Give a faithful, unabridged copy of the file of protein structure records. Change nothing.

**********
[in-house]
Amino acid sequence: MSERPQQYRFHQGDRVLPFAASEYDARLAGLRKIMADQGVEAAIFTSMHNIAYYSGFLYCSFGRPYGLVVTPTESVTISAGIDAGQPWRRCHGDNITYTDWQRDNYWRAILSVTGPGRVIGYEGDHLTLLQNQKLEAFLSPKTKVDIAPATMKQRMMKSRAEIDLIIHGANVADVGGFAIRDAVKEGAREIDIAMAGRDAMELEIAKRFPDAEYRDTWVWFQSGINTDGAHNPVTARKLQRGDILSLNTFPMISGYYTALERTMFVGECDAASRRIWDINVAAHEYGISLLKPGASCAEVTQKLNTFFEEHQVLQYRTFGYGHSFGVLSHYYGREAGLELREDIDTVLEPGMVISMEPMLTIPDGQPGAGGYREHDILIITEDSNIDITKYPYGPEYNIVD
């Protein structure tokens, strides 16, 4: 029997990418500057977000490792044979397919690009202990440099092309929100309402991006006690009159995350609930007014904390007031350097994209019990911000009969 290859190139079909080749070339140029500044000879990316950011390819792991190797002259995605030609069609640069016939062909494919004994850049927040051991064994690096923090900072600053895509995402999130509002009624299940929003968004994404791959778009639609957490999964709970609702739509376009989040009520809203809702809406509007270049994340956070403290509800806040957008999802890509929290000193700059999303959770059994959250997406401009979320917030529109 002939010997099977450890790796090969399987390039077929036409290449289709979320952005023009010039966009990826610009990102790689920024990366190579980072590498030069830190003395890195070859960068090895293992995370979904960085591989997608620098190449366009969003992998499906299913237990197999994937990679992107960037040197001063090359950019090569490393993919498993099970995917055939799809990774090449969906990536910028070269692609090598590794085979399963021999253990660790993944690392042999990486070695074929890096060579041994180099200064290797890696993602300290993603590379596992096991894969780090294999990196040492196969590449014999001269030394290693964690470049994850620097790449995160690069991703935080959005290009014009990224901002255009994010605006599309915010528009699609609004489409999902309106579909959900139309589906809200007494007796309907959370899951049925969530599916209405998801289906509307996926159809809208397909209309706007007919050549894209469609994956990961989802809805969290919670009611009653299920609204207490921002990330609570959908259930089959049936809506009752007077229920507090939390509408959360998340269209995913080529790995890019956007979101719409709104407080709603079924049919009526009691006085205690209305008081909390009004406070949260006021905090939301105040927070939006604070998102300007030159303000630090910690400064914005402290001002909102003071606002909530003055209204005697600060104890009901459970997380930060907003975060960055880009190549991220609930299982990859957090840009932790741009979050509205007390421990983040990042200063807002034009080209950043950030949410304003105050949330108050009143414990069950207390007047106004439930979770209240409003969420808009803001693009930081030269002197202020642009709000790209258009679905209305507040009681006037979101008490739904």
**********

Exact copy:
[in-house]
Amino acid sequence: MSERPQQYRFHQGDRVLPFAASEYDARLAGLRKIMADQGVEAAIFTSMHNIAYYSGFLYCSFGRPYGLVVTPTESVTISAGIDAGQPWRRCHGDNITYTDWQRDNYWRAILSVTGPGRVIGYEGDHLTLLQNQKLEAFLSPKTKVDIAPATMKQRMMKSRAEIDLIIHGANVADVGGFAIRDAVKEGAREIDIAMAGRDAMELEIAKRFPDAEYRDTWVWFQSGINTDGAHNPVTARKLQRGDILSLNTFPMISGYYTALERTMFVGECDAASRRIWDINVAAHEYGISLLKPGASCAEVTQKLNTFFEEHQVLQYRTFGYGHSFGVLSHYYGREAGLELREDIDTVLEPGMVISMEPMLTIPDGQPGAGGYREHDILIITEDSNIDITKYPYGPEYNIVD
């Protein structure tokens, strides 16, 4: 029997990418500057977000490792044979397919690009202990440099092309929100309402991006006690009159995350609930007014904390007031350097994209019990911000009969 290859190139079909080749070339140029500044000879990316950011390819792991190797002259995605030609069609640069016939062909494919004994850049927040051991064994690096923090900072600053895509995402999130509002009624299940929003968004994404791959778009639609957490999964709970609702739509376009989040009520809203809702809406509007270049994340956070403290509800806040957008999802890509929290000193700059999303959770059994959250997406401009979320917030529109 002939010997099977450890790796090969399987390039077929036409290449289709979320952005023009010039966009990826610009990102790689920024990366190579980072590498030069830190003395890195070859960068090895293992995370979904960085591989997608620098190449366009969003992998499906299913237990197999994937990679992107960037040197001063090359950019090569490393993919498993099970995917055939799809990774090449969906990536910028070269692609090598590794085979399963021999253990660790993944690392042999990486070695074929890096060579041994180099200064290797890696993602300290993603590379596992096991894969780090294999990196040492196969590449014999001269030394290693964690470049994850620097790449995160690069991703935080959005290009014009990224901002255009994010605006599309915010528009699609609004489409999902309106579909959900139309589906809200007494007796309907959370899951049925969530599916209405998801289906509307996926159809809208397909209309706007007919050549894209469609994956990961989802809805969290919670009611009653299920609204207490921002990330609570959908259930089959049936809506009752007077229920507090939390509408959360998340269209995913080529790995890019956007979101719409709104407080709603079924049919009526009691006085205690209305008081909390009004406070949260006021905090939301105040927070939006604070998102300007030159303000630090910690400064914005402290001002909102003071606002909530003055209204005697600060104890009901459970997380930060907003975060960055880009190549991220609930299982990859957090840009932790741009979050509205007390421990983040990042200063807002034009080209950043950030949410304003105050949330108050009143414990069950207390007047106004439930979770209240409003969420808009803001693009930081030269002197202020642009709000790209258009679905209305507040009681006037979101008490739904």